Legislators In The State Of Arizona Are Considering Additional Teacher Certification Options

Changes to the teacher certification procedure in Arizona might soon be approved by the state legislature in order to alleviate a shortfall of classroom teachers.

It has already cleared the Senate and received first House approval on Monday following a heated debate. However, a small group of Democrats protested, arguing that this would exacerbate the teacher crisis by making it easier for those who aren’t prepared to teach. People who have worked in the private sector and have a “subject-matter certificate” will be able to teach in grades 6-12 under the new idea. As a result of the proposed idea, they may also instruct kindergarten through fifth-grade students. The House of Representatives has yet to vote on it.

When Gov. Doug Ducey endorsed Senate Bill 1042 five years ago, it permitted professionals with specialized knowledge to acquire a subject-matter certificate and teach in schools without having to go through the typical criteria for ordinary teaching certifications. To qualify for the position, persons who had a degree in their area of specialty or at least five years of experience in a related profession were obliged to do so under the legislation.

Some people objected to the law, claiming that it would weaken teaching standards and do little to address the concerns of school budget and teacher salaries. It was claimed that the measure will enable more competent instructors to enter the schools of the state. The Senate voted 16-12 in favor of the measure, and the House followed suit. In April 2017, Ducey signed a new contract. The extension of the state’s voucher program was one of the most contentious education laws at the time.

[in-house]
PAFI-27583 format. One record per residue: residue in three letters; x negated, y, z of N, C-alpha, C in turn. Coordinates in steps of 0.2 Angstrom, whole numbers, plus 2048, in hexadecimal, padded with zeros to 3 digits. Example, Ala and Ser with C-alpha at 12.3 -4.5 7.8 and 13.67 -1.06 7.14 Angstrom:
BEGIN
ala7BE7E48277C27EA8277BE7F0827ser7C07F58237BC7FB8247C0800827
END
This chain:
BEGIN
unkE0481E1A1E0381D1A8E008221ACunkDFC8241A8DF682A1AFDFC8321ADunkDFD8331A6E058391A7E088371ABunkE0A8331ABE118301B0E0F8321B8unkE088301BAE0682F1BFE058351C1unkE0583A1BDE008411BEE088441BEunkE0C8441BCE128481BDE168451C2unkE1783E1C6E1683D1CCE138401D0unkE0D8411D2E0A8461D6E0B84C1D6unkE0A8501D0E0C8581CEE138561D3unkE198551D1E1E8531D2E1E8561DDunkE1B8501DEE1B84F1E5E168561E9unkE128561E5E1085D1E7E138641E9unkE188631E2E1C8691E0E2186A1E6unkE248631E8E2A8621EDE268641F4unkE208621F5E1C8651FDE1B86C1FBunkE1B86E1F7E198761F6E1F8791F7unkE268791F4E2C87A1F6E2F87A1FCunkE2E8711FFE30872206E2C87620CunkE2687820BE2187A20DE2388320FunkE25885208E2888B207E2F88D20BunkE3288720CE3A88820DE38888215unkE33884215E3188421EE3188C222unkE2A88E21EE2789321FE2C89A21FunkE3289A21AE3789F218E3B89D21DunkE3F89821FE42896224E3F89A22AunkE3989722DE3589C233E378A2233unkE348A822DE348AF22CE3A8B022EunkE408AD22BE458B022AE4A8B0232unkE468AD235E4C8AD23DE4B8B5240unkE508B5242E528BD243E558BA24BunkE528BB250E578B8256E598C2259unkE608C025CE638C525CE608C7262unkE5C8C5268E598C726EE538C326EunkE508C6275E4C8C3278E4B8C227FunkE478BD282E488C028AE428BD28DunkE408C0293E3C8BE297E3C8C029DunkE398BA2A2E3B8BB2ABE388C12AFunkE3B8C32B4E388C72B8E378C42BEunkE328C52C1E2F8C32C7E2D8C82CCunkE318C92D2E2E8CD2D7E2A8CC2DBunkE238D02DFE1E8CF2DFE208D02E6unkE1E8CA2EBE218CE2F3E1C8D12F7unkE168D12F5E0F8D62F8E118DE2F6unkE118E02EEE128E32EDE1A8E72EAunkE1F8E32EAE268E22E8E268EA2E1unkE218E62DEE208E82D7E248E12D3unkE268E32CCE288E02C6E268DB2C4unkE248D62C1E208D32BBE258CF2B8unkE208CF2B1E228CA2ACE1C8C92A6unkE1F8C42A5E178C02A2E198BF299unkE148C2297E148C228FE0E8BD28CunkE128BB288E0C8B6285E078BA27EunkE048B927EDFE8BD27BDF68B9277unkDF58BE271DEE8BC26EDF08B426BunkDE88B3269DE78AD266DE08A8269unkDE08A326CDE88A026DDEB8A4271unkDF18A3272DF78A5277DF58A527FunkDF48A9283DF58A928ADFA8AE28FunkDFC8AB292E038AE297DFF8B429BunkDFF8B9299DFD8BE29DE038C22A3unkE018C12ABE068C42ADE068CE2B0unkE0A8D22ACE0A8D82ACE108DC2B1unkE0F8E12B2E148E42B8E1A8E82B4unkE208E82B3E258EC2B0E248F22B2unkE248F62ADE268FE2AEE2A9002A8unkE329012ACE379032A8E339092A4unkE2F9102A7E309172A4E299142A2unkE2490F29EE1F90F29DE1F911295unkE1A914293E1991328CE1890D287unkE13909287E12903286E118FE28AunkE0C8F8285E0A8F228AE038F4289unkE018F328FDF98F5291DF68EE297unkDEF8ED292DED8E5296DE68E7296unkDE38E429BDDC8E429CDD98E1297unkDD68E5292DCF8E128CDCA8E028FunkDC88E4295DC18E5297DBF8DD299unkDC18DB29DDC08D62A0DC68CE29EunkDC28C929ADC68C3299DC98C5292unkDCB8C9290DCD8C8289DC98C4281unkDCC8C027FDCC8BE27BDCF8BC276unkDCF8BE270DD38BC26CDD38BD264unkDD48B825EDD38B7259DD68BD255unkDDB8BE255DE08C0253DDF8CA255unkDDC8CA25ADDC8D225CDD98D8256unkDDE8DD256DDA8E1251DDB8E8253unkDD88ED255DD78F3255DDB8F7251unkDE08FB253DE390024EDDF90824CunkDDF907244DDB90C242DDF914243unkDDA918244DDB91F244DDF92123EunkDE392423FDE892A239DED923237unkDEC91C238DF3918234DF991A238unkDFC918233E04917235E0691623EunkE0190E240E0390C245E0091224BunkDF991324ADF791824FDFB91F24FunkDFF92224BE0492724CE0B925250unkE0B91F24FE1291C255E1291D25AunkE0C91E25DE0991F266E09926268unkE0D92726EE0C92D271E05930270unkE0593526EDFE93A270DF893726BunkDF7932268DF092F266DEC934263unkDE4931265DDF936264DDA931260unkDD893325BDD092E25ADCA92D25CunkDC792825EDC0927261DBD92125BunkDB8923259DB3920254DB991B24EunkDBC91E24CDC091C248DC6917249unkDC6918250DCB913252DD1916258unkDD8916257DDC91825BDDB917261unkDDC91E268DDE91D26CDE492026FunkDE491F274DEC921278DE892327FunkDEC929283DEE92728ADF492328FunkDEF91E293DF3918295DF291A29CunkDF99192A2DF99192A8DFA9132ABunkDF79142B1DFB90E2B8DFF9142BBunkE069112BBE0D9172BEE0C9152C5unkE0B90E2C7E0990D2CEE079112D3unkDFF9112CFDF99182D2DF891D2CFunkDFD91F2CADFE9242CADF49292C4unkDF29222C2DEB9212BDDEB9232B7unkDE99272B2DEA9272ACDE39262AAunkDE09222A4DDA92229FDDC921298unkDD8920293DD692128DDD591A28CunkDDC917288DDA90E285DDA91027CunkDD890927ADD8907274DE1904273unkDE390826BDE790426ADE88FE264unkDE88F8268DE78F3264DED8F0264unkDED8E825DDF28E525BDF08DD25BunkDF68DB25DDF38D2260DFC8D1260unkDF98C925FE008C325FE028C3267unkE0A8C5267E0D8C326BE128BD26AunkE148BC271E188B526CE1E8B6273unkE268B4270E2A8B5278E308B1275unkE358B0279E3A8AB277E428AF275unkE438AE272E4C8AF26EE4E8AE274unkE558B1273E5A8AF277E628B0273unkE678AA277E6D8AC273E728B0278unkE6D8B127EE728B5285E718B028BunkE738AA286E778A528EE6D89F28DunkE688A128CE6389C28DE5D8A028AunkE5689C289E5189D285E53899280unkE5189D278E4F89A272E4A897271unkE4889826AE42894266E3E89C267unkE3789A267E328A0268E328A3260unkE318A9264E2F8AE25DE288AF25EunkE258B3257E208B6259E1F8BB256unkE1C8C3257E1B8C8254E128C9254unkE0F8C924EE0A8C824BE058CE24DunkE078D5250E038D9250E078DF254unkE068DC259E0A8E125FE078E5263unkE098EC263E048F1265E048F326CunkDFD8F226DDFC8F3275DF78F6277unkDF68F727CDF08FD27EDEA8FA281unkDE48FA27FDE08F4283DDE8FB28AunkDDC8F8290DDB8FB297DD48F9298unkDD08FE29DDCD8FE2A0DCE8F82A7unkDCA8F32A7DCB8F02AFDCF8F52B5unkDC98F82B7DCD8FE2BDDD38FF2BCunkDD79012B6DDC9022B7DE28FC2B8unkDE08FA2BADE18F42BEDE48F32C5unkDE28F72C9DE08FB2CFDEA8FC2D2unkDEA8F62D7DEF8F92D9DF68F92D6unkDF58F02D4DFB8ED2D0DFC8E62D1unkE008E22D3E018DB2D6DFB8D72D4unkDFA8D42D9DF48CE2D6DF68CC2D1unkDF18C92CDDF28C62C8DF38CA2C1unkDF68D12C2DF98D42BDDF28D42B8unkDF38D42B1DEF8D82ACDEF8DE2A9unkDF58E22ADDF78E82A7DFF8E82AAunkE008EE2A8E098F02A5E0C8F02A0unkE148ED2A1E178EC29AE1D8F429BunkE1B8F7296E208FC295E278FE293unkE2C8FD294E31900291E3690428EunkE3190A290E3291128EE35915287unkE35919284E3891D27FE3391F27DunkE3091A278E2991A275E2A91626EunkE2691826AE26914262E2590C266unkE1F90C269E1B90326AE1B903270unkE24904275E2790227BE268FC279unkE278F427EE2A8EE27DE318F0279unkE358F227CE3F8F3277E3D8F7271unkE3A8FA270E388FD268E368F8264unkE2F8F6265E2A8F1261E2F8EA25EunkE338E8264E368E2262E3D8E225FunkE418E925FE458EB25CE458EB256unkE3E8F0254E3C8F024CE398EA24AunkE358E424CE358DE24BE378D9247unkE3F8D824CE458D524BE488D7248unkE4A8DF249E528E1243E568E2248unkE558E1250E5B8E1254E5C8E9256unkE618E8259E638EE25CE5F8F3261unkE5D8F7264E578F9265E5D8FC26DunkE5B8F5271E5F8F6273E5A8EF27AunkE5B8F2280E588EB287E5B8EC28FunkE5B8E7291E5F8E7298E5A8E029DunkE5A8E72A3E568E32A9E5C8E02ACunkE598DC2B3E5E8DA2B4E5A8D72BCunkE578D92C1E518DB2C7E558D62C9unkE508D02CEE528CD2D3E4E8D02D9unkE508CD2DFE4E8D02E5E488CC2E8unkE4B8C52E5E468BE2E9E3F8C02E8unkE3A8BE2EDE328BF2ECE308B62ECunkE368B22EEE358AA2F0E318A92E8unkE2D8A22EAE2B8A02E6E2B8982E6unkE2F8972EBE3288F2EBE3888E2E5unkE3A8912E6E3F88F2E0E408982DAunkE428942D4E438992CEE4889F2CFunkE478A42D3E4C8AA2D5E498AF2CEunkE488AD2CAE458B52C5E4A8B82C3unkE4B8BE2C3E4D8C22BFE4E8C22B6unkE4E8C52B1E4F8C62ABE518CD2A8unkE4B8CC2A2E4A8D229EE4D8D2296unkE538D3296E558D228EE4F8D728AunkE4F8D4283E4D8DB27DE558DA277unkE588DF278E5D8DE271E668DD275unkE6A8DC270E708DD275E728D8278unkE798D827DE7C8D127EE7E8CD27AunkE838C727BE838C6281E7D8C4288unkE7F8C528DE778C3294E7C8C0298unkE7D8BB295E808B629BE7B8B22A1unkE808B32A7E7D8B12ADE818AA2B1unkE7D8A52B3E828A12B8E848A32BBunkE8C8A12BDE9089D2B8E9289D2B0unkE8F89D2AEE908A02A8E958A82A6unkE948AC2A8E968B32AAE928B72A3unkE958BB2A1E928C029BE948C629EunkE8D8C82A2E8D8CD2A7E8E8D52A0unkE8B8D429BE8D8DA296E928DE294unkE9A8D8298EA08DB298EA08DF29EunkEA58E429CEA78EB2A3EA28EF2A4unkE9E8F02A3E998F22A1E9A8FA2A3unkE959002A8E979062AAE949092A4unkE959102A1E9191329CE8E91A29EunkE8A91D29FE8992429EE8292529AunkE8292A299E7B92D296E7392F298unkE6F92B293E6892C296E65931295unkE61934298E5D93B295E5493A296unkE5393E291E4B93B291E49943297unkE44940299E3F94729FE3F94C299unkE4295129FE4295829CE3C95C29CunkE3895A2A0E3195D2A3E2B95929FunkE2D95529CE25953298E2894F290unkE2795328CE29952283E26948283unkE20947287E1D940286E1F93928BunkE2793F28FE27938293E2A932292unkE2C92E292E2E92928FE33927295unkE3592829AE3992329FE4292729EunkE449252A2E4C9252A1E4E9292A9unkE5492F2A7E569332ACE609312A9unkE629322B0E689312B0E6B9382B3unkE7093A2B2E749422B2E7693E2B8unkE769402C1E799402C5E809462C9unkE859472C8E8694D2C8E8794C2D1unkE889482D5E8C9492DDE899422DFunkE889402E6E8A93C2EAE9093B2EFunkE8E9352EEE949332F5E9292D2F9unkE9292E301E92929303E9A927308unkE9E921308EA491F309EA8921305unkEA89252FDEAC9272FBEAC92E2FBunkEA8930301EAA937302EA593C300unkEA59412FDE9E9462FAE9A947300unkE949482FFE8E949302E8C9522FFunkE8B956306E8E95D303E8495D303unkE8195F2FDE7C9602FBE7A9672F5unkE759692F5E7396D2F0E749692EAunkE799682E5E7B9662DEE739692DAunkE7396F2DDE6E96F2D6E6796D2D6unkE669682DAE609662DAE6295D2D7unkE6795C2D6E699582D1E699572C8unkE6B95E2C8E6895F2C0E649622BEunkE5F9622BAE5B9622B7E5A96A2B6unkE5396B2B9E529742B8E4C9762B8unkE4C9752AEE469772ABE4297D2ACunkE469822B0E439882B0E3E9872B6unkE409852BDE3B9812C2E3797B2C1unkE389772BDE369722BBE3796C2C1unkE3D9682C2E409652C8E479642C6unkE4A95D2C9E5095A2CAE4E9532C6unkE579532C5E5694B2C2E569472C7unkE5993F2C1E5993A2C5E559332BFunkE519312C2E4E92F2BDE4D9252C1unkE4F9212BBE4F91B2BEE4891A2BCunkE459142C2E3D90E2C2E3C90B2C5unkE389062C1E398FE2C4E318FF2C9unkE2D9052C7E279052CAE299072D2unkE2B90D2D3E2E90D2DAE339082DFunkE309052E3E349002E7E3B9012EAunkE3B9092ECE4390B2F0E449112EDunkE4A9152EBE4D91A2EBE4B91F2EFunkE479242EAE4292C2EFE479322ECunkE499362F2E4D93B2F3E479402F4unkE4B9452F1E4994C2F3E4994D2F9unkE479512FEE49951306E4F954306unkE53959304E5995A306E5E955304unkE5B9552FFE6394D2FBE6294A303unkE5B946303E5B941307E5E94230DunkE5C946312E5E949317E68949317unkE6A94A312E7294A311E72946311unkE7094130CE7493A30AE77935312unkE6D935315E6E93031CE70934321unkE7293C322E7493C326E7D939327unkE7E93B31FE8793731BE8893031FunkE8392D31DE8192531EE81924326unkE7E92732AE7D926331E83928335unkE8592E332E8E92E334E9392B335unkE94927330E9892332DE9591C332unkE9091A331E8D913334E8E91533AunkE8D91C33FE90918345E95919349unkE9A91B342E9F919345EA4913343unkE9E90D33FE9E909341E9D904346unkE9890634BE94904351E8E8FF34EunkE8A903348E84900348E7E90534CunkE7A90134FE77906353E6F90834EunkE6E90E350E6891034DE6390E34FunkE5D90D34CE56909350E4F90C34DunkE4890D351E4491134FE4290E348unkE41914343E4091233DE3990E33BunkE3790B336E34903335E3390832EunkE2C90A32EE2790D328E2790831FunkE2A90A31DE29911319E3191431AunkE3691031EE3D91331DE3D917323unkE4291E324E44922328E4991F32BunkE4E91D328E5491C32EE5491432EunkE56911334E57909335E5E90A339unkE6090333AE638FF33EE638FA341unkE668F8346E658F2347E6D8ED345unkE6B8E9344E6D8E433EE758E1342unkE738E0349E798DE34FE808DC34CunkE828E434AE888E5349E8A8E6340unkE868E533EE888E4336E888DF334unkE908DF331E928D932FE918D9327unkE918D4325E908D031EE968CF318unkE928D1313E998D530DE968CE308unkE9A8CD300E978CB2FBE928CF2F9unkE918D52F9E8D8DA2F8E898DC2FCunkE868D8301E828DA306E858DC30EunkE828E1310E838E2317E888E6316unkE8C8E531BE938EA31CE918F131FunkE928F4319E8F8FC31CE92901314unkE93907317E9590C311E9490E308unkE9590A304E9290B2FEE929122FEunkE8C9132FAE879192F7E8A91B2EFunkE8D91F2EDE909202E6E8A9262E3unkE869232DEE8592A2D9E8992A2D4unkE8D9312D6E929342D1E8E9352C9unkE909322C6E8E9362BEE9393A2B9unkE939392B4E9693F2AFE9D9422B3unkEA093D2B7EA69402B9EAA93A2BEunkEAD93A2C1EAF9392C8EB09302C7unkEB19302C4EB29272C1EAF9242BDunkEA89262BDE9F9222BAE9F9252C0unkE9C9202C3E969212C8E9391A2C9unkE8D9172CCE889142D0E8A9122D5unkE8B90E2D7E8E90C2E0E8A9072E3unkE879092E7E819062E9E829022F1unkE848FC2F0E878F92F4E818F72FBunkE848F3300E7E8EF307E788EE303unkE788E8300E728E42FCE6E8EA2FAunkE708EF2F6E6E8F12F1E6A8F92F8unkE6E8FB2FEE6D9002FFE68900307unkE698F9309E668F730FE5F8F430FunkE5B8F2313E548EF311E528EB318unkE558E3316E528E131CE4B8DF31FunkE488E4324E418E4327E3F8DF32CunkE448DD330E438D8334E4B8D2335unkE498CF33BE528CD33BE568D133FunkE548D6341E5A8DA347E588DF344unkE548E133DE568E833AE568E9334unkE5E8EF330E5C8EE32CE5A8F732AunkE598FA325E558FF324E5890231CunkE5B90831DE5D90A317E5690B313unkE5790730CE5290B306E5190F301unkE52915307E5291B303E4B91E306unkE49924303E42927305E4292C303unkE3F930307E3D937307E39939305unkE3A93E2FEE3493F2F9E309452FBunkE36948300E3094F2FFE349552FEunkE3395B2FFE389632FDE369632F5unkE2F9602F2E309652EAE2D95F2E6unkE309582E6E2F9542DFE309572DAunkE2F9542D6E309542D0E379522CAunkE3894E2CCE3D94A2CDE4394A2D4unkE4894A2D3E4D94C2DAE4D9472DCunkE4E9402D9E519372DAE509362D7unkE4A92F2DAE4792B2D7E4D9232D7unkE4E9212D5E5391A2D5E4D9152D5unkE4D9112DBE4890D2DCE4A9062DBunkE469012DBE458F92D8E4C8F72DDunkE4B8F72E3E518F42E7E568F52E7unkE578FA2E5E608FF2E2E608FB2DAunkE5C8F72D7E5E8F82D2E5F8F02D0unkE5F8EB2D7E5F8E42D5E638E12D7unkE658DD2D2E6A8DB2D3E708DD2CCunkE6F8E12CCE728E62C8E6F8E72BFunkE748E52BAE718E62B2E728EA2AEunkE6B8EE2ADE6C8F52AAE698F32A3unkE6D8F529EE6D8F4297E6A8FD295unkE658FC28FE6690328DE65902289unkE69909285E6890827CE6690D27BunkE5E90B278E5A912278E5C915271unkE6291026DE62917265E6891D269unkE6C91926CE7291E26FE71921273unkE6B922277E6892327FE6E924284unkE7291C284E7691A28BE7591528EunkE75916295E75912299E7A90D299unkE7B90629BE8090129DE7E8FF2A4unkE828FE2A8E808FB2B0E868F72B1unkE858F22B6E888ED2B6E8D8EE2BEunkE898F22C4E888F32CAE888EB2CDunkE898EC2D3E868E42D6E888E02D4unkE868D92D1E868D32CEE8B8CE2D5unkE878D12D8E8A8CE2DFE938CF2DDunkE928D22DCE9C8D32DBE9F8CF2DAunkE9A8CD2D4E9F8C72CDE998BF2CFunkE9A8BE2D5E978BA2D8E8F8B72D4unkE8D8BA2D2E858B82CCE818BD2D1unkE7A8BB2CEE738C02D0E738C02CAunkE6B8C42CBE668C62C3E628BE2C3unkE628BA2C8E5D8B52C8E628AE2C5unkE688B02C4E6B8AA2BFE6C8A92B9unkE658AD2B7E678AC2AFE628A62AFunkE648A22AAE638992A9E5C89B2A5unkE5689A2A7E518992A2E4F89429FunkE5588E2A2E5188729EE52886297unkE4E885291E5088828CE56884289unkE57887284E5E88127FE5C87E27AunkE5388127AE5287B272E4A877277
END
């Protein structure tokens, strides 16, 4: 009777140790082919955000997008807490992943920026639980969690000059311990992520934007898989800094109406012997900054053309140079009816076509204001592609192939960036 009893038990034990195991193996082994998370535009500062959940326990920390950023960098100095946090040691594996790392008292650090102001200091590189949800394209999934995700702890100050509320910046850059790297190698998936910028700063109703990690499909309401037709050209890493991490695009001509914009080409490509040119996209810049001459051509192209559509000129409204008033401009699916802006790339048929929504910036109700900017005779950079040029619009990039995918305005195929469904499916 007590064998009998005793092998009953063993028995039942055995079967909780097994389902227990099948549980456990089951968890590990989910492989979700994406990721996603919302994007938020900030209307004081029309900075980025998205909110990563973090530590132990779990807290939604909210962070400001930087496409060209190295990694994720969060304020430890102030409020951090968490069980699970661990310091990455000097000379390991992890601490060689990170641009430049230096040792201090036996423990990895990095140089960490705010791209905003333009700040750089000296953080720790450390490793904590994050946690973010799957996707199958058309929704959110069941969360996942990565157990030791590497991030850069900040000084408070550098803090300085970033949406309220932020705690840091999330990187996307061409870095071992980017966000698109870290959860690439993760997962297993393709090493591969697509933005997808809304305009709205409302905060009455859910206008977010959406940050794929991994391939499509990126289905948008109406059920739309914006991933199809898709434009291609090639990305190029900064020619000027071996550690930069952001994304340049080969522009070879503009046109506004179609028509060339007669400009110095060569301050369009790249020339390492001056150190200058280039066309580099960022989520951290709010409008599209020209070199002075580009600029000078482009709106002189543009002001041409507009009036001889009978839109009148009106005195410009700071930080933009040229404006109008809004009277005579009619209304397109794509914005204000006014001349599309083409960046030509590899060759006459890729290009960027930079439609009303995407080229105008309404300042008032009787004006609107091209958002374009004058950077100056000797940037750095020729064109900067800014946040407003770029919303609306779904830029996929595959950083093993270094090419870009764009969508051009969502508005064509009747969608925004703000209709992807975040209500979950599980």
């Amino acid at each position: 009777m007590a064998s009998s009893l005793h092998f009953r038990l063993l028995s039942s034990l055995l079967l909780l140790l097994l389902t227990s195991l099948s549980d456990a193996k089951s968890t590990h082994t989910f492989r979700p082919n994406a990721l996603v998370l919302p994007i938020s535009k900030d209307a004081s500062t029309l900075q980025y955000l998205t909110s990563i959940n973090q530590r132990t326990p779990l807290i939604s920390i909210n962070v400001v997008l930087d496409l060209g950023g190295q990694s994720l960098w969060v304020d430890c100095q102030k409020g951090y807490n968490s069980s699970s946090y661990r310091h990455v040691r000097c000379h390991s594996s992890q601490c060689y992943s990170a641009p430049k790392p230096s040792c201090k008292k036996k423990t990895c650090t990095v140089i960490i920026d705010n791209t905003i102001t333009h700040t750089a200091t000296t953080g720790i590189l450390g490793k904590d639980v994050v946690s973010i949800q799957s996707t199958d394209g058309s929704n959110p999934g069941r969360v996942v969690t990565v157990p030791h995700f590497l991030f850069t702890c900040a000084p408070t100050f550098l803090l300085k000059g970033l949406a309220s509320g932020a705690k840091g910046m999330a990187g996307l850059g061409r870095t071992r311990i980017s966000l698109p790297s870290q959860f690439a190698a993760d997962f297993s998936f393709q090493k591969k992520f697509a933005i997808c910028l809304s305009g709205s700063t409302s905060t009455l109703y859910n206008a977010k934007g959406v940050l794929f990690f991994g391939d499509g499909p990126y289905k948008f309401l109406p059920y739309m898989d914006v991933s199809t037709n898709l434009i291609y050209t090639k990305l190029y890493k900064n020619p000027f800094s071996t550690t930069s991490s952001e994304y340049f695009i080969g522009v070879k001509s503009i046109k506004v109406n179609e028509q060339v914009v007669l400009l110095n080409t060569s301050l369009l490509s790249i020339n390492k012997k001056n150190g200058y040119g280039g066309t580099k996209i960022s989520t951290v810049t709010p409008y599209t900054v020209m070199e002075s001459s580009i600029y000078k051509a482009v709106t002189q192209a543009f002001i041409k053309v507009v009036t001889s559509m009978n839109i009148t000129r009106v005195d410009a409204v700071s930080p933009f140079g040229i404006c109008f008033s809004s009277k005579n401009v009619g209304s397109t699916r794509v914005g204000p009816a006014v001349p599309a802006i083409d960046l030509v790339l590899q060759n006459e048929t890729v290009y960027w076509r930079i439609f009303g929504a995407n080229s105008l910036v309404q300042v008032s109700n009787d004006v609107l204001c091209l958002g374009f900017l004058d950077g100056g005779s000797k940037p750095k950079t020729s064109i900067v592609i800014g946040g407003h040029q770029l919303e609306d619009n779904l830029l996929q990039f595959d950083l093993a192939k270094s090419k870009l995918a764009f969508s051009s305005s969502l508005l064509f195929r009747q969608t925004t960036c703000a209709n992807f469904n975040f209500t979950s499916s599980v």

A subject matter expert credential is not acceptable for students in grades K–5, according to Chris Kotterman, a member of the Arizona School Boards Association.

According to Kotterman, even if they agree with some of the bill’s provisions, teaching primary school needs a wide variety of skills. When teaching a wide variety of topics to fourth graders, a scientist is more successful than when teaching chemistry to high students. Another problem is the amount of work instructors are expected to do compared to their pay.

“The fact that people aren’t choosing the education profession isn’t because they don’t want to go through the effort to get a certificate,” Kotterman said. “They’re not choosing the education profession cause it’s not an attractive profession. You don’t get paid very well and it’s hard.”

Arizona’s School Personnel Administrators Association president is Susan Lugo. You won’t be able to open a newspaper or magazine without reading about the Great Resignation, she said.

It is difficult to find teachers to fill positions in special education, as well as in math, science, and other subject areas for students in grades 6 through 8 and in high school, according to Lugo.

The lack of teachers in Arizona was clearly evident in January, according to the state’s latest employment figures. Since the start of the school year, approximately 2,000 teacher openings have been reported by the Arizona School Personnel Administrators Association (ASPAA). Teachers who did not match Arizona’s qualification criteria filled almost half of the state’s open teaching positions, according to the study.





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